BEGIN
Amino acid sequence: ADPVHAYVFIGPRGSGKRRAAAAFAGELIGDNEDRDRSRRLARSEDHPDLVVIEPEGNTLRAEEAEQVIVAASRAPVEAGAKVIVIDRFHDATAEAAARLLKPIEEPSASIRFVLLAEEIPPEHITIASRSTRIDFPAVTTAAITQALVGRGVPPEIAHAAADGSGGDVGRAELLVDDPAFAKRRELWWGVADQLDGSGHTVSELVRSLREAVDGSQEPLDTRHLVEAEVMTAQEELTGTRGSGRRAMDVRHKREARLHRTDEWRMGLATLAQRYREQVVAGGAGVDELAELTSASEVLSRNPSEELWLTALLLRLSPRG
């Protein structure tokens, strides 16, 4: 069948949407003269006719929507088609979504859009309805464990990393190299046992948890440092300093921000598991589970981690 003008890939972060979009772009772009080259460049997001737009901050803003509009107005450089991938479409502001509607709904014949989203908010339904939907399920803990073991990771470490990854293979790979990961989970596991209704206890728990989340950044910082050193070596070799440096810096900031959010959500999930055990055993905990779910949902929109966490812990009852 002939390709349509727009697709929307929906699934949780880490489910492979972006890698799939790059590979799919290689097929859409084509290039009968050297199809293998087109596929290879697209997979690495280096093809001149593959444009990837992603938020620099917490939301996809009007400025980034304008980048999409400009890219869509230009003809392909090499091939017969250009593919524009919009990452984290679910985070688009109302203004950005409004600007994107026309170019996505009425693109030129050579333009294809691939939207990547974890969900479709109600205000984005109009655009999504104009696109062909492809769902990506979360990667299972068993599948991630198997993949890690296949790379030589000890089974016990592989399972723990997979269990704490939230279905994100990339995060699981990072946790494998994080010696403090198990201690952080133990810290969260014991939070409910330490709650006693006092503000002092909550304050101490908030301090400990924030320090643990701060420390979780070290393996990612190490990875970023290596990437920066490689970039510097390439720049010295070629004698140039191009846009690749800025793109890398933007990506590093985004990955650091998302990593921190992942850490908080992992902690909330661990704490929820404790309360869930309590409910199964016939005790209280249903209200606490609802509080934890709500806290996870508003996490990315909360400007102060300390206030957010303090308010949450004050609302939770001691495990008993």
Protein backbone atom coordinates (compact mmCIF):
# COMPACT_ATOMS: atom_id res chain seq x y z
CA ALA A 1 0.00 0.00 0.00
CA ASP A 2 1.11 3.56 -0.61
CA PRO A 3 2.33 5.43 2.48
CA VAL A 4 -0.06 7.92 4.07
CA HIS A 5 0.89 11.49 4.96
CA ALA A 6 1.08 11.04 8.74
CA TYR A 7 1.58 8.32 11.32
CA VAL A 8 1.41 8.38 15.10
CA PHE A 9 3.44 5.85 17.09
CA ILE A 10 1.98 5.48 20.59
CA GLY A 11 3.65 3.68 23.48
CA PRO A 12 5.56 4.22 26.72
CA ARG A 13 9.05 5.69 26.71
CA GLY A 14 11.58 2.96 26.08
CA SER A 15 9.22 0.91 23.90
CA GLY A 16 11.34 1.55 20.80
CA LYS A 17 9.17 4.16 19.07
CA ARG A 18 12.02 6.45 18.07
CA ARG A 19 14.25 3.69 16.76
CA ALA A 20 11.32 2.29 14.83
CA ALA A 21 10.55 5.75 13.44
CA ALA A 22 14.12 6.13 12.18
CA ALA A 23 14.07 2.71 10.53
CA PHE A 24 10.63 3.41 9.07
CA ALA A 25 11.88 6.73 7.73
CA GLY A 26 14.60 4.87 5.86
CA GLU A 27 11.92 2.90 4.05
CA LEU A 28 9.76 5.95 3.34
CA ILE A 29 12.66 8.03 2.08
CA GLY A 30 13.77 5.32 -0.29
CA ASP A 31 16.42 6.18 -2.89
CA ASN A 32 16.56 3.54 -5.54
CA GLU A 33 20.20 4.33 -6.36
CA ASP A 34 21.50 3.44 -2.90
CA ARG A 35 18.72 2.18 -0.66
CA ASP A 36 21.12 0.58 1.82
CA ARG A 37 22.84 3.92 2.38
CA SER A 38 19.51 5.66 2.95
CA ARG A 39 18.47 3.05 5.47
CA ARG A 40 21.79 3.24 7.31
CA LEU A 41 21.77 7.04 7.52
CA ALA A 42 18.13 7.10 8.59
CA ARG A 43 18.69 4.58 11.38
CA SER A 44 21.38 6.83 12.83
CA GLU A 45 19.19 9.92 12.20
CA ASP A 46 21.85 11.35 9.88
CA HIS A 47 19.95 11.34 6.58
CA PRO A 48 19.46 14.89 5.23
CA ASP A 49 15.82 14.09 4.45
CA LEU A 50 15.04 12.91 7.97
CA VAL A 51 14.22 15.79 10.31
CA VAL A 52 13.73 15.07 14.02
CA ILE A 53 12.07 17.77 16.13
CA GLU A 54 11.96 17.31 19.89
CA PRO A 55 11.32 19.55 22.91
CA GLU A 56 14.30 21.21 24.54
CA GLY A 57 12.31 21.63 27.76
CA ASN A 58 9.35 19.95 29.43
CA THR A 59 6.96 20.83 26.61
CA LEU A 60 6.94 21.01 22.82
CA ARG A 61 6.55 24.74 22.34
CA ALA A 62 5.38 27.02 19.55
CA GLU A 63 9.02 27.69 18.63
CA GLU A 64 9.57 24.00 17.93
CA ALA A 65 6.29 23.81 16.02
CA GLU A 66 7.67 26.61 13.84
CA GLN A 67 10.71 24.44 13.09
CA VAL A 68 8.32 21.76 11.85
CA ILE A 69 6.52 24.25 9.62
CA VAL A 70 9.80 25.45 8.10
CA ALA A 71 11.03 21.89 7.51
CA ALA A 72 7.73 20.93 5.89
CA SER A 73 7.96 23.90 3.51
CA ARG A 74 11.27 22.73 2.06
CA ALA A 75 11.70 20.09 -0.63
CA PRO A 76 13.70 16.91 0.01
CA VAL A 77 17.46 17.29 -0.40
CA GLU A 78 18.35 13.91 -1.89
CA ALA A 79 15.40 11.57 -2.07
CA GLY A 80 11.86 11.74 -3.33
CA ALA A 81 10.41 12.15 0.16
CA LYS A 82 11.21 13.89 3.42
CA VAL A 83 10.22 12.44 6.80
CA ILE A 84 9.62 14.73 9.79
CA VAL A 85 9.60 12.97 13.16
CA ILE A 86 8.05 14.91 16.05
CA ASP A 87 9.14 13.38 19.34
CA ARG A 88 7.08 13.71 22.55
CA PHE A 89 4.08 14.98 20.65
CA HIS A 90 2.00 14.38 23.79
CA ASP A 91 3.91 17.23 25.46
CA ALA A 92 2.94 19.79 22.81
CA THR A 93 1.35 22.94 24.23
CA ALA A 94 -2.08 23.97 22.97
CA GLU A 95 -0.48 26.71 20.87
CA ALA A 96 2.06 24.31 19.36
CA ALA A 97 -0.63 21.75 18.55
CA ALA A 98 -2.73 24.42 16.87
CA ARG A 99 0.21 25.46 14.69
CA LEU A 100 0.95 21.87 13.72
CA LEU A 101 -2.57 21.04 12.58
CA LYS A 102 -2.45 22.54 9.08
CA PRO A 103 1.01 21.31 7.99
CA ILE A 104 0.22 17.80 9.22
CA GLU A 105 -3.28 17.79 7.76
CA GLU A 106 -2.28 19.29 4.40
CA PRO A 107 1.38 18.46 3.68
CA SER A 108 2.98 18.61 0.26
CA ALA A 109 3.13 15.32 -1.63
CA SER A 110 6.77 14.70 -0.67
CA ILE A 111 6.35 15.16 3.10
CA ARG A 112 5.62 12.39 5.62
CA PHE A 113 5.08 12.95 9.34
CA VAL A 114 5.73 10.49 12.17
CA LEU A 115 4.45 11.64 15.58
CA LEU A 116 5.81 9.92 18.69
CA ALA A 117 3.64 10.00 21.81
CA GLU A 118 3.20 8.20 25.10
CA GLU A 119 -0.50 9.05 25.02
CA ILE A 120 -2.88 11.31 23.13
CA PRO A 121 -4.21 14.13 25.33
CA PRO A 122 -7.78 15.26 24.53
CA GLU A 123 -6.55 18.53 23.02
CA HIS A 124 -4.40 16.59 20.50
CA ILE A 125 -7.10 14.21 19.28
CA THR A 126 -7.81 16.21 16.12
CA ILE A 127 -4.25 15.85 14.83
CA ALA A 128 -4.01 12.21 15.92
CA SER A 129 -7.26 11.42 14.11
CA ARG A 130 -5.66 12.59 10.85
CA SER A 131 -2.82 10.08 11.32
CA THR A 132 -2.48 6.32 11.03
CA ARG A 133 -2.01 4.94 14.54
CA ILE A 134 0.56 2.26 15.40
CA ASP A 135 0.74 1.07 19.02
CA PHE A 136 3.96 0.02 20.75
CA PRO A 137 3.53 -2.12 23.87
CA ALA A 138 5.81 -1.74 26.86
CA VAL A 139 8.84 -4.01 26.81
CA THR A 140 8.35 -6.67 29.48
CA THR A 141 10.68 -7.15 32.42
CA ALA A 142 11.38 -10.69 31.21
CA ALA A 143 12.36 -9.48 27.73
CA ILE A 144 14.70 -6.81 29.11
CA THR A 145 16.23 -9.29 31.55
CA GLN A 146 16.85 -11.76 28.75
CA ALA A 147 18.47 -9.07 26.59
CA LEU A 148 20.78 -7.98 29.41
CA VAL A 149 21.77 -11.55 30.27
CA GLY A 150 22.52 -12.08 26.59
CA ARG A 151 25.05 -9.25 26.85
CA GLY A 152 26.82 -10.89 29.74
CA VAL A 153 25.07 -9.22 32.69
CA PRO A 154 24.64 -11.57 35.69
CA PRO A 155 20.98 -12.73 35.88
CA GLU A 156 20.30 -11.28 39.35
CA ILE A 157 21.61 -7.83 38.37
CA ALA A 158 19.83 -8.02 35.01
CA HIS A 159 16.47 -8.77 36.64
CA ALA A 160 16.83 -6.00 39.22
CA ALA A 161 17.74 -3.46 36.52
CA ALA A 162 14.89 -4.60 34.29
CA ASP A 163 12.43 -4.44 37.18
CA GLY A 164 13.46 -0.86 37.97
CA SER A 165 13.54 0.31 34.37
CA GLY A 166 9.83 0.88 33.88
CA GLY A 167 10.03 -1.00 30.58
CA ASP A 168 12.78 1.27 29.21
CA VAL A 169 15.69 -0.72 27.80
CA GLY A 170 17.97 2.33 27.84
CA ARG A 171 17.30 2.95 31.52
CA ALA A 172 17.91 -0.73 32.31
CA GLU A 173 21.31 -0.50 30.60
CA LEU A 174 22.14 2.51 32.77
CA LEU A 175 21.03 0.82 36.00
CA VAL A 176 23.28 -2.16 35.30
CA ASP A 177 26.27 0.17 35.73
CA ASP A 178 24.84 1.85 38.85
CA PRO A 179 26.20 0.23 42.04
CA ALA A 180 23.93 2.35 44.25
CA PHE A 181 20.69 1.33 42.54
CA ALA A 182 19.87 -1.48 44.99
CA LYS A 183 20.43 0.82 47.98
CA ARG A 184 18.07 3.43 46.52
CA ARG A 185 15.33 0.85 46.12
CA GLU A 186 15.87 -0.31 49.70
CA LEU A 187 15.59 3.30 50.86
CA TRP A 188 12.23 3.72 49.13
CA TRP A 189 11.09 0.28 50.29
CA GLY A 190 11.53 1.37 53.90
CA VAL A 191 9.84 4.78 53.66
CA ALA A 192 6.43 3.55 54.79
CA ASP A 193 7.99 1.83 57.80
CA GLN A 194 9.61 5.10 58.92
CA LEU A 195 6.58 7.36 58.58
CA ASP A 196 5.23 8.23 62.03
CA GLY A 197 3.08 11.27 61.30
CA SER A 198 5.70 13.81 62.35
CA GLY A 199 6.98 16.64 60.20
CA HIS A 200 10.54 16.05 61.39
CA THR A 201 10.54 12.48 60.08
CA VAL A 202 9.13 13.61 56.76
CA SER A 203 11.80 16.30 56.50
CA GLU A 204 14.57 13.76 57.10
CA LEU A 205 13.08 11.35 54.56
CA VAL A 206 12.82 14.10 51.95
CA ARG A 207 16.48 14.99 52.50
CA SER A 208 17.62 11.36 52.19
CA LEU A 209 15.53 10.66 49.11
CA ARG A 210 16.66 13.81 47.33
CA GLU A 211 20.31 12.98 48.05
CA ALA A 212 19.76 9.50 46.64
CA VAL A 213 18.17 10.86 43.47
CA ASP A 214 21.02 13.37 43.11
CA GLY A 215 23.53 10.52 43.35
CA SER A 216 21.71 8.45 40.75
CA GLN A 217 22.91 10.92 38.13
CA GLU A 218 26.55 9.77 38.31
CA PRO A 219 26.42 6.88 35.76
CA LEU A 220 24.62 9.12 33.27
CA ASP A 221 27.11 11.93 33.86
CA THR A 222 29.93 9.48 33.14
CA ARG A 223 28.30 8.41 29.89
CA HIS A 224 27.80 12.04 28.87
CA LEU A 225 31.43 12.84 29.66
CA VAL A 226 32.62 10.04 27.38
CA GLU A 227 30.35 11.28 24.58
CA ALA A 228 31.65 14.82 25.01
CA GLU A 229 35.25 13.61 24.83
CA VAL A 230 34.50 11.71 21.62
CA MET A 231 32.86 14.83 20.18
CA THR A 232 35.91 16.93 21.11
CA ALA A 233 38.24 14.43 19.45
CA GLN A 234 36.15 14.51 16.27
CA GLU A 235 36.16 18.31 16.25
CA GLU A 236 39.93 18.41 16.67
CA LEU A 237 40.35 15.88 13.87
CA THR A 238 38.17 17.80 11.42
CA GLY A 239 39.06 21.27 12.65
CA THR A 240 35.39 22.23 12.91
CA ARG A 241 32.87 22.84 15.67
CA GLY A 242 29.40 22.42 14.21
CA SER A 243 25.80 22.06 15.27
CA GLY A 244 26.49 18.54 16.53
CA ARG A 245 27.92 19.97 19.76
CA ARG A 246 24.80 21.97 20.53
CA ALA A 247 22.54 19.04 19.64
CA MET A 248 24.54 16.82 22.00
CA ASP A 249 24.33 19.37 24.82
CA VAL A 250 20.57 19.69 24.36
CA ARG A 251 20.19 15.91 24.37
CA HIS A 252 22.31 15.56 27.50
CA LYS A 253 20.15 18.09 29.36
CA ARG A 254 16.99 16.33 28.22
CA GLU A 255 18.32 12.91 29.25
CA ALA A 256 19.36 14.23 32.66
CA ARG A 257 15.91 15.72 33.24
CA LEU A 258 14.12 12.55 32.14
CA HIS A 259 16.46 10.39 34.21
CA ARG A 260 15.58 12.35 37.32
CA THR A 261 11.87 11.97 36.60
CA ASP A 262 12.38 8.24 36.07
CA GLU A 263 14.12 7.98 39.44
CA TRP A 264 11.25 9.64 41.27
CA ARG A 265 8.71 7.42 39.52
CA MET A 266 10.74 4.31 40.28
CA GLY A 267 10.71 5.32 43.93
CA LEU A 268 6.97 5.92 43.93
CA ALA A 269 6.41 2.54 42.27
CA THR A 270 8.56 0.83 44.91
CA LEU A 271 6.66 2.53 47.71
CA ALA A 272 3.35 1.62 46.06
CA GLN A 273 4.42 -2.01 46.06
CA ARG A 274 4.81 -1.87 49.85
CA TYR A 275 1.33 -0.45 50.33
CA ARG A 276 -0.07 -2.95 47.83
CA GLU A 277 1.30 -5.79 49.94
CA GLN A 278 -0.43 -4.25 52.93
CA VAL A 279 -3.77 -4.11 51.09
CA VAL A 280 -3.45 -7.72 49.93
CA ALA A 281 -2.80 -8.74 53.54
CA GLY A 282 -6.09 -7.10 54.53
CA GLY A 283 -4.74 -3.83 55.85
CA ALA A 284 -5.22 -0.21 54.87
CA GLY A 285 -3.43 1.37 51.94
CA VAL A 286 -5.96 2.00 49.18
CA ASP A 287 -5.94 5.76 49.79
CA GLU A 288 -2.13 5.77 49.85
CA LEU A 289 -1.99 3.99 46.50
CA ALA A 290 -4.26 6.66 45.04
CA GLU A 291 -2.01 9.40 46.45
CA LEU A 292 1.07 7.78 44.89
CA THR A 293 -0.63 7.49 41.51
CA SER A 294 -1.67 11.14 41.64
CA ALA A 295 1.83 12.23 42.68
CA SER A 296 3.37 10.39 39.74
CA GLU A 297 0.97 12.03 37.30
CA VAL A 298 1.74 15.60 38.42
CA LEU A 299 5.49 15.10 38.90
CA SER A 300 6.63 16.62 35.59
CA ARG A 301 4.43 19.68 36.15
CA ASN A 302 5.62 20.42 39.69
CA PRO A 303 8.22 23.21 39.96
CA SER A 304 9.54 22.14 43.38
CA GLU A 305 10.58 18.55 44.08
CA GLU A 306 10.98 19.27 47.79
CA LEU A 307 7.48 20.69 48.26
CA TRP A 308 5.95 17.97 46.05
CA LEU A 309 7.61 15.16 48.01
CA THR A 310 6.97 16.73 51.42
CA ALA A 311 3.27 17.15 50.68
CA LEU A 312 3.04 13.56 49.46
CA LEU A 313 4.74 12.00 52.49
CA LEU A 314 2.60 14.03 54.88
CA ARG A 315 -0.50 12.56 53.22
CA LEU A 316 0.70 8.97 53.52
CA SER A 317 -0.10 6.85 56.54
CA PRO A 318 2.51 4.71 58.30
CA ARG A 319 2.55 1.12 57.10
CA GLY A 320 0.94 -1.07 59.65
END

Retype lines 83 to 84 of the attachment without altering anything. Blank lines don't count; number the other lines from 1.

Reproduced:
CA ALA A 79 15.40 11.57 -2.07
CA GLY A 80 11.86 11.74 -3.33